Do you really need Viagra or steroids or porn for your body to feel good during sex? Knowing what is actually happening in the body, what the body is telling you, takes some effort as well. It involves quieting of the brain and being receptive to the sensations you are experiencing. A partner who is committed to healing can help as well. When you’re completely absorbed in the present, that’s when you really feel what is happening.

If you would like to chat about your relationship with your body, contact me. It can be worth a conversation. Problems dissolve in dialogue and solutions present themselves when there is space made for honesty.

Posted in Anxiety, Body Dysmorphia, Pornography Addiction, sex addiction, Sex Therapy, Therapy for Men | Tagged , , , , , , , | Leave a comment

How do I Know if I have Depression, Anxiety or Mental Illness?

man holding two masks with different moodsIf you are asking this question, it’s a sign that you could benefit from speaking with a mental health professional. October is Mental Health Month with 10 October being World Mental Health day. Here are some tips on how to take care of your mental health and where to get help.

Warning Signs of Depression or Anxiety

Difficulty concentrating, feelings of worthlessness, insomnia, fatigue, irritability, loss of libido, pessimistic outlook, restlessness and agitation, feelings of panic, unusually suspicious, muscle tension without a cause, catastrophising…

It’s not necessarily that you are in the grips of a severe mental illness, but you’re probably getting the warning signs that your mental health is deteriorating. And just as you should pay attention to physical well-being, maintaining your psychological health is wiser than letting it go. As the proverb goes, prevention is better than cure.

Linked here is a quick mental health checklist you can do. If the results page recommends you see a GP or mental health professional (mental health social worker or psychologist), you can get help through Beyond Blue or contact me to make an appointment. If you are in Sydney Australia, I can provide you with the details of doctors who can assist you with a mental health care plan and you can receive a Medicare rebate if you choose to consult me or find another Medicare provider of focussed psychological strategies. If you are elsewhere, find out about online therapy.

The Power of Dialogue for Mental Health

Mental health apps and self-help books might be useful but they are not the same as having a conversation with a real person or being in the presence of someone who cares. At the same time, I know it can be hard to find a therapist, to make contact and turn up for an appointment the first time. It’s quite common that people leave it up to 6 months between reading my website and contacting me. And then it’s often another 6 months or more before they manage to book a session. So if you are putting off doing something about persistent worries or low mood, make a promise to yourself to do something during Mental Health Month.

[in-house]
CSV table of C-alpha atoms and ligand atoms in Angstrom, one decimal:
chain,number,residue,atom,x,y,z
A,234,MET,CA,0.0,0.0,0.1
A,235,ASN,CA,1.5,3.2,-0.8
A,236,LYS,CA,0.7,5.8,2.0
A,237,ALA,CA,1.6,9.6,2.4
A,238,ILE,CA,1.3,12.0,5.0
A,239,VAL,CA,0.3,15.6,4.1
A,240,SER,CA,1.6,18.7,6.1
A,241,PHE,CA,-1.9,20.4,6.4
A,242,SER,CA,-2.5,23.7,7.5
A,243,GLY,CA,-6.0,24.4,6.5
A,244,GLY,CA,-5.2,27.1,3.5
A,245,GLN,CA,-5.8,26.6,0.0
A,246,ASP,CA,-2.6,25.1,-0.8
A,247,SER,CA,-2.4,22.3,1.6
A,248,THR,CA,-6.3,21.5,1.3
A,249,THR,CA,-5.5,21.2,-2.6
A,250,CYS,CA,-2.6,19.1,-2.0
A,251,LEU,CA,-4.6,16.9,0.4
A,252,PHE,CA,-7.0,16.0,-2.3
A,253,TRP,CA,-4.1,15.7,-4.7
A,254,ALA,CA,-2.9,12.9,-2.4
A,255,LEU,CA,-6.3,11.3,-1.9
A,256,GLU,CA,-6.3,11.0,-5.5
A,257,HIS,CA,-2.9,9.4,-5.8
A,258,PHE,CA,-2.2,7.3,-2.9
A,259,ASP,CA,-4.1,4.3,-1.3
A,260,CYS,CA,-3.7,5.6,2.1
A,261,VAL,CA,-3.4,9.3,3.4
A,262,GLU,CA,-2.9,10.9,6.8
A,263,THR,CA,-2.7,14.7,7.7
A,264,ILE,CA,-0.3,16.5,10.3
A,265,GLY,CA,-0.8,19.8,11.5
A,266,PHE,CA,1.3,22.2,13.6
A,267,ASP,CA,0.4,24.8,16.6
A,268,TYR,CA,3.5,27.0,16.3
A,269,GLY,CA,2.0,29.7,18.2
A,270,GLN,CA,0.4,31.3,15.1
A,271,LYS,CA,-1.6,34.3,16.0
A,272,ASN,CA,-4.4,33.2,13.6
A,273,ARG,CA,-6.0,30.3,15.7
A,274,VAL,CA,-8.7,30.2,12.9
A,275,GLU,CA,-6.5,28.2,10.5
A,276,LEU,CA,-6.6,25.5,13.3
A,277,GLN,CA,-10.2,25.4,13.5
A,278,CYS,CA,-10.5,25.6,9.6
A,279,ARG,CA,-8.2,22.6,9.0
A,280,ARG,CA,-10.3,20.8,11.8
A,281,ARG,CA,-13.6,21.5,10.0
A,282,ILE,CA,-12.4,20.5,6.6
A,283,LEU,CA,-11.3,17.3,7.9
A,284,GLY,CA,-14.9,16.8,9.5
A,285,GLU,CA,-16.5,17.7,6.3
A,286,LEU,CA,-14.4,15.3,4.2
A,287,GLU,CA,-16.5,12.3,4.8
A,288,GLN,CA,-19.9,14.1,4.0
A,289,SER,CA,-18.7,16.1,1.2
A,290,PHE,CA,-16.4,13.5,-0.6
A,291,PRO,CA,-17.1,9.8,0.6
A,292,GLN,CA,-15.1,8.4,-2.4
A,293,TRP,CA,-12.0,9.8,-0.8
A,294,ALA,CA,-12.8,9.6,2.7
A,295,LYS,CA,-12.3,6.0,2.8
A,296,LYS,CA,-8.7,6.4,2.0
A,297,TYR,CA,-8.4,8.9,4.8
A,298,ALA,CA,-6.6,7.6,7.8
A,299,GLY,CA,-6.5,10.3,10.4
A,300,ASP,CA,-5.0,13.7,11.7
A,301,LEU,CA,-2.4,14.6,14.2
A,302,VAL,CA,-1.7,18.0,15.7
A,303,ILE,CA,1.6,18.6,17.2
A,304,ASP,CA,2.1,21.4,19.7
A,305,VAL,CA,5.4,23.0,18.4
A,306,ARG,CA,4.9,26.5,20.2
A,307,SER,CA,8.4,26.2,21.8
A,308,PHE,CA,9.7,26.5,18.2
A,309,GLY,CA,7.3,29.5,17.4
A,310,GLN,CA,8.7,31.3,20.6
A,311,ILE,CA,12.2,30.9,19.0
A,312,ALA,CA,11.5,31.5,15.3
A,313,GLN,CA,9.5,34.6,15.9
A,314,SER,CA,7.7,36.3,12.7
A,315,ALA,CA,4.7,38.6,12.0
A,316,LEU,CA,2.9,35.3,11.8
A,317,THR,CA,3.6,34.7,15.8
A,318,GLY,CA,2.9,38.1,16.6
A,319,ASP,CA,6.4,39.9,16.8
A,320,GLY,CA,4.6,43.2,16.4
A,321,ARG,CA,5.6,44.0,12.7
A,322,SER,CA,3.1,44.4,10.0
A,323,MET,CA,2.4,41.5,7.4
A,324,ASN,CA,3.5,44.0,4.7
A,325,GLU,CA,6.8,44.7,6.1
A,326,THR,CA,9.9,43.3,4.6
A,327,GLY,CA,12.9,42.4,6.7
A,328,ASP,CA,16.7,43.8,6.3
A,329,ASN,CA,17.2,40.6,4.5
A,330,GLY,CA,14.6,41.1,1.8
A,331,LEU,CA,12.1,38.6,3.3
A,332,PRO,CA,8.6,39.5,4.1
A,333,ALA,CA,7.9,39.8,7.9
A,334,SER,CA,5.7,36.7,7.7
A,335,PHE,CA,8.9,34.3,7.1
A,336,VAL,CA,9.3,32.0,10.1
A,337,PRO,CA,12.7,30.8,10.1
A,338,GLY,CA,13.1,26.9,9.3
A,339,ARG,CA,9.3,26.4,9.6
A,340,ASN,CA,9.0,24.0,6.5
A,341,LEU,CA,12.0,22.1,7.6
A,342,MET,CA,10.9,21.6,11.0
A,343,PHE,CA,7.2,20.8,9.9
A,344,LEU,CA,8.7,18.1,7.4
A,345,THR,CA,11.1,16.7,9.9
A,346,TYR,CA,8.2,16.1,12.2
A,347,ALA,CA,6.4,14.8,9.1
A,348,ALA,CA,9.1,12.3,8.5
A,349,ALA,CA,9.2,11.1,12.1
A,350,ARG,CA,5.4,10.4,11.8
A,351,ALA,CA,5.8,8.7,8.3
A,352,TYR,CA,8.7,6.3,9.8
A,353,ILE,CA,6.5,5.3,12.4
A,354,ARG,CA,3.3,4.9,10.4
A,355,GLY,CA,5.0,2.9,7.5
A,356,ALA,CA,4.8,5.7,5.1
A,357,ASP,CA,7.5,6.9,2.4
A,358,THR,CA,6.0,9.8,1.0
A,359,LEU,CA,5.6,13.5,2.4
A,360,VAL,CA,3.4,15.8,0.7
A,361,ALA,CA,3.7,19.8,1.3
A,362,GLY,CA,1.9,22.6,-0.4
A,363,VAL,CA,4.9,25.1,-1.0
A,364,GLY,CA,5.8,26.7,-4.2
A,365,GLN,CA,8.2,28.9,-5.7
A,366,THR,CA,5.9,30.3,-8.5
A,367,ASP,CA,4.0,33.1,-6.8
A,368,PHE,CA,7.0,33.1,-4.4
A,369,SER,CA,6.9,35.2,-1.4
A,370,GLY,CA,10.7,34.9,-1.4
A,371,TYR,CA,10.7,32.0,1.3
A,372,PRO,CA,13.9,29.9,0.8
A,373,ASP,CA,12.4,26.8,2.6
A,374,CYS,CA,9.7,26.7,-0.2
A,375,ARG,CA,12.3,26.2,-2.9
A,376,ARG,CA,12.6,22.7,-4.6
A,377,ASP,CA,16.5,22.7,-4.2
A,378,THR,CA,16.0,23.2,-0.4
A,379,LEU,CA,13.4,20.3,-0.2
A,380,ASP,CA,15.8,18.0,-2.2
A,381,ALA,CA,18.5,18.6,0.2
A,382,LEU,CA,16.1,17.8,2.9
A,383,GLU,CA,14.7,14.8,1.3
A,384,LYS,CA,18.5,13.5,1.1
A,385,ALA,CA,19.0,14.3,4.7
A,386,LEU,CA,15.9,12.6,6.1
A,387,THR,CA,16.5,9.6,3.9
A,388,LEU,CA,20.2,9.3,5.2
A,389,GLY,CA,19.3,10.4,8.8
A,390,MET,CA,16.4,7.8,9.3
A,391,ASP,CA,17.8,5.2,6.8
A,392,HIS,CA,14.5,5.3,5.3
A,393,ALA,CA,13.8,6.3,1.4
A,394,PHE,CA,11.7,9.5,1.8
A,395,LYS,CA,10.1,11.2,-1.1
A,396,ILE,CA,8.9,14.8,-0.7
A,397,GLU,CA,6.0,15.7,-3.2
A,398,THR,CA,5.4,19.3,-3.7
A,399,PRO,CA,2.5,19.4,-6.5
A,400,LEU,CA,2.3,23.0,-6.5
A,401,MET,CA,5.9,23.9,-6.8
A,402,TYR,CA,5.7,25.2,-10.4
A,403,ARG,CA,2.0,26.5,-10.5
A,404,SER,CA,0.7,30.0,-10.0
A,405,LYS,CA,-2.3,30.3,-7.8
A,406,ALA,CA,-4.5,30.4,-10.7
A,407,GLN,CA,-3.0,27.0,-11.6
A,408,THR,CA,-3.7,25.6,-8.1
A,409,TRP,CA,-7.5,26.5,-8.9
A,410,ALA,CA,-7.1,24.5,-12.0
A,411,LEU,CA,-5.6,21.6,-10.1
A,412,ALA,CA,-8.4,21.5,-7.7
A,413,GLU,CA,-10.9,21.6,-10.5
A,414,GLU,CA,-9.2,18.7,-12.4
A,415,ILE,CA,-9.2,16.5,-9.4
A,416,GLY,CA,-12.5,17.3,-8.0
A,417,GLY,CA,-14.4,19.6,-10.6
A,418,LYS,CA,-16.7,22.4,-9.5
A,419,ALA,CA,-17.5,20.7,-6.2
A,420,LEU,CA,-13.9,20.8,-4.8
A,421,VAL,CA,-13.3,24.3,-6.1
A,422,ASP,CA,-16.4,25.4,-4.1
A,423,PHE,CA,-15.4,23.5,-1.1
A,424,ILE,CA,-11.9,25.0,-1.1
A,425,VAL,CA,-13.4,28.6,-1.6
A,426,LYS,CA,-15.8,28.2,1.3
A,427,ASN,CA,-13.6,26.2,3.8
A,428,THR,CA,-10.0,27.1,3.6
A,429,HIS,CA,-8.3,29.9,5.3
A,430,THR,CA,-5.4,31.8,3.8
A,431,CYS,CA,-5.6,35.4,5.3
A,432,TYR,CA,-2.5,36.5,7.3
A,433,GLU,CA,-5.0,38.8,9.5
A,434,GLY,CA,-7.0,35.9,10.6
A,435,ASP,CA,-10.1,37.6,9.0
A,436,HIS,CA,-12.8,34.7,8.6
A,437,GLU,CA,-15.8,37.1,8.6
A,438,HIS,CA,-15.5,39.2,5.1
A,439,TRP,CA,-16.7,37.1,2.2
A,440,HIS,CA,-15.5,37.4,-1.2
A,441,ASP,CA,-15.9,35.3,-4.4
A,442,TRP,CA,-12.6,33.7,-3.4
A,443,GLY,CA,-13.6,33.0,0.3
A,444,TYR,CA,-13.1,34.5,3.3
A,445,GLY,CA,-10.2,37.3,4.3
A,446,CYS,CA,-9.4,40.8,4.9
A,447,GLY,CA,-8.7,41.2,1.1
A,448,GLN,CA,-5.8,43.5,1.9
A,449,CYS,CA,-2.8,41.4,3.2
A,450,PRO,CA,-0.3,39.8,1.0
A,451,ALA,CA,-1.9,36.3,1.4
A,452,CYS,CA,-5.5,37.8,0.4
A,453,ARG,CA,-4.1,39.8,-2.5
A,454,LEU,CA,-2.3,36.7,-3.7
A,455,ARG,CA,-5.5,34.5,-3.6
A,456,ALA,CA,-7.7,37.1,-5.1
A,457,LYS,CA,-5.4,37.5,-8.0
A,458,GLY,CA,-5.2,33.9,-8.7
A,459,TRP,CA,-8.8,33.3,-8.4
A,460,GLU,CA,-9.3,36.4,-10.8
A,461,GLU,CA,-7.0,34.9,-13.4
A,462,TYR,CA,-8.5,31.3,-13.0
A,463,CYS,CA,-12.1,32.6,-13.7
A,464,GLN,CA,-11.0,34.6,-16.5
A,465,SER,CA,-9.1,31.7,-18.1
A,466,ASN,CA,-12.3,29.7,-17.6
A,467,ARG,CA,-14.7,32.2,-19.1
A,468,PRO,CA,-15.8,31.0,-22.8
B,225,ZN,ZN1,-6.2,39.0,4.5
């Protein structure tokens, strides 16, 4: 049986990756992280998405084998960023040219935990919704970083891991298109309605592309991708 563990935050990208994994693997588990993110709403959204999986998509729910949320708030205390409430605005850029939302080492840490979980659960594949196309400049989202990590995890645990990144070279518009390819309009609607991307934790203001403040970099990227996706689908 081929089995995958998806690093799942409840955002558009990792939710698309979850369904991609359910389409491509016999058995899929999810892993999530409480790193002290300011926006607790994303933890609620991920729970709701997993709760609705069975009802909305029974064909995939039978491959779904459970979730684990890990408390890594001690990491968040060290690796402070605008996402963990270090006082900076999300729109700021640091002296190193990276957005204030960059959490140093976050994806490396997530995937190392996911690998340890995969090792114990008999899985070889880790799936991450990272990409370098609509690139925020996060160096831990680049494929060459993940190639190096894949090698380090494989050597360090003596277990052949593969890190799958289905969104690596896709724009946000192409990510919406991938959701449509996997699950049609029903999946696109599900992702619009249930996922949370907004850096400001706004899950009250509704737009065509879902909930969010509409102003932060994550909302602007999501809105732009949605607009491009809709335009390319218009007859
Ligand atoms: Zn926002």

Psychological problems can be quite debilitating if left untreated. A therapist I admire, Harlene Anderson, talks about the power of conversations to dissolve problems. That’s one reason I started offering online counselling. Appointments over webcam or through email exchange can feel easier to attend and I also offer phone sessions for those who prefer to be heard but not seen. Many who have met me online have made an in-person consultation in Sydney or elsewhere once they have felt more at ease. For others, those who live in remote places or are expats in non-English speaking countries, Internet based sessions mean they can still talk about what might be affecting their mental health when there are no professionals close at hand.

The foundations of good mental health are:

1. Getting enough sleep
2. Eating nutritious food regularly
3. Sufficient exercise
4. A balance of work, rest and play
5. Talking about your problems

Mental health counselling is an example of the fifth point and often assists in recovering the fourth. What might be helpful for you, right now?

Skills and Strategies for Recovering Mental Health

As an Accredited Mental Health Social Worker, I’m qualified to assess and provide focussed psychological strategies for anxiety, depression, relationship problems, adjustment issues, suicidal thoughts, life crises and trauma as well as a range of other presentations. A course of treatment can involve mindfulness practices, cognitive behaviour therapy, relaxation techniques, problem solving, developing skills for managing feelings and increasing capacity to interact with others. Previous experiences of therapy or counselling must be taken into account as well. So if you’ve had a bad experience with a psychologist or psychotherapist we can try to ensure that doesn’t happen again by looking at what went wrong or using a different therapeutic approach.

It’s worth keeping in mind that prevalent attitudes to mental ill health start from the perspective that the person is deficient, defective or disordered in some way or comparisons with what is ‘normal’. I question that. It is important that we also consider how ‘healthy’ behaviour has been constructed by our culture and upbringing. For example, many of the ideas we have about sex or masculinity have been passed down by religious traditions or parental conditioning. Feeling ashamed of your body or mannerisms or guilty about your sexual desires doesn’t necessarily mean there is anything ‘wrong’ with you. It might just reflect conditioning by family, schooling or unpleasant experiences.

Contact me now to find out more about my services or make an appointment.

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I wish you good mental health for October and beyond!